Background: Birth cohort and other longitudinal studies of children’s health, development and behaviour have provided important information on child and adult outcomes. This has allowed evidence based policy and programme development targeted at issues specific to countries. Few studies have been conducted in developing countries. This paper reports on the findings and policy implications of two comprehensive longitudinal studies in Jamaica.
Method: The findings of the Jamaican Birth Cohort Studies, conducted between 1986 and 2003, and the Profiles Project, a longitudinal study commencing in 1999 when children were six years, were reviewed. Recommendations from the studies and their impact on policy and programme development for Jamaican children were identified.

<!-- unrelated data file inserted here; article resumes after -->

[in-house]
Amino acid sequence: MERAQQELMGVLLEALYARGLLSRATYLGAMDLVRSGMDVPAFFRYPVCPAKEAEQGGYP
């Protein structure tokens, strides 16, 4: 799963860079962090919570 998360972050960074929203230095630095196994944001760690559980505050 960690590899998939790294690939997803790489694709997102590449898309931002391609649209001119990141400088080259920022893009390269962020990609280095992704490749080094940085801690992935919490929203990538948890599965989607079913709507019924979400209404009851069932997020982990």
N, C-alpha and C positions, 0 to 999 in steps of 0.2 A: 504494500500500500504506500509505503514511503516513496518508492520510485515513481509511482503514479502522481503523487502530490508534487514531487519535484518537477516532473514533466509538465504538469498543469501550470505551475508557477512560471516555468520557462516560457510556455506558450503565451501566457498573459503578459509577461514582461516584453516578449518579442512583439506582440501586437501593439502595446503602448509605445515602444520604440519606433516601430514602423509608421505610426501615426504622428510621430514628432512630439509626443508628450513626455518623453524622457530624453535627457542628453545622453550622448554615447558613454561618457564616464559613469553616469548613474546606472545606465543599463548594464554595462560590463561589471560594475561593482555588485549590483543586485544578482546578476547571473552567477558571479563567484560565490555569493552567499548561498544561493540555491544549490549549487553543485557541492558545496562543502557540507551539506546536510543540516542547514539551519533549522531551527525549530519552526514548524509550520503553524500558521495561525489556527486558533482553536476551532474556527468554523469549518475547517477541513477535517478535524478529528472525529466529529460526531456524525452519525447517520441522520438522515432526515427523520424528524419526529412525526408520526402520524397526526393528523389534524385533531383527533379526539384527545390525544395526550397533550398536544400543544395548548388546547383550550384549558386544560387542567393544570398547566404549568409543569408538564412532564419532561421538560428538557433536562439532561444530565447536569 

Results: Policy and programme impact were identified in areas of child poverty intervention, parenting, social activities, violence and aggression, health and nutrition, screening and early intervention, setting of standards for early childhood institutions, gender, early childhood indicators and education and training. Policy and programme impact were national, regional and international.
Conclusion: Comprehensive longitudinal studies of children in developing countries, though costly, provide wide-ranging and important information for policy and programme development.